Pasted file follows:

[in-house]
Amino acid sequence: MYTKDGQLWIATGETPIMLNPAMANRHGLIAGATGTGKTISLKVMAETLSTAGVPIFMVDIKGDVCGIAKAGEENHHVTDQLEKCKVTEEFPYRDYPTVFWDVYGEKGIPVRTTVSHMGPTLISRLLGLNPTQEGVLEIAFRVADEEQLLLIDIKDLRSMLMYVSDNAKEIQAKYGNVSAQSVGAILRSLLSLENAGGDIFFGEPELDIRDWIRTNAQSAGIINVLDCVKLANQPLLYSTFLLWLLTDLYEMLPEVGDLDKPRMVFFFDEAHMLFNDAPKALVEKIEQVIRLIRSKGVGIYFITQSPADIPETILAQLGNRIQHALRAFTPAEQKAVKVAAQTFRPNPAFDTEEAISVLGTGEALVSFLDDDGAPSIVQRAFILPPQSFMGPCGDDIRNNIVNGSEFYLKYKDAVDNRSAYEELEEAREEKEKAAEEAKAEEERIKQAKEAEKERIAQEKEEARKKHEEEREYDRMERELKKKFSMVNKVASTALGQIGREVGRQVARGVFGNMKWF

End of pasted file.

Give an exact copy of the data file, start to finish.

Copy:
[in-house]
Amino acid sequence: MYTKDGQLWIATGETPIMLNPAMANRHGLIAGATGTGKTISLKVMAETLSTAGVPIFMVDIKGDVCGIAKAGEENHHVTDQLEKCKVTEEFPYRDYPTVFWDVYGEKGIPVRTTVSHMGPTLISRLLGLNPTQEGVLEIAFRVADEEQLLLIDIKDLRSMLMYVSDNAKEIQAKYGNVSAQSVGAILRSLLSLENAGGDIFFGEPELDIRDWIRTNAQSAGIINVLDCVKLANQPLLYSTFLLWLLTDLYEMLPEVGDLDKPRMVFFFDEAHMLFNDAPKALVEKIEQVIRLIRSKGVGIYFITQSPADIPETILAQLGNRIQHALRAFTPAEQKAVKVAAQTFRPNPAFDTEEAISVLGTGEALVSFLDDDGAPSIVQRAFILPPQSFMGPCGDDIRNNIVNGSEFYLKYKDAVDNRSAYEELEEAREEKEKAAEEAKAEEERIKQAKEAEKERIAQEKEEARKKHEEEREYDRMERELKKKFSMVNKVASTALGQIGREVGRQVARGVFGNMKWF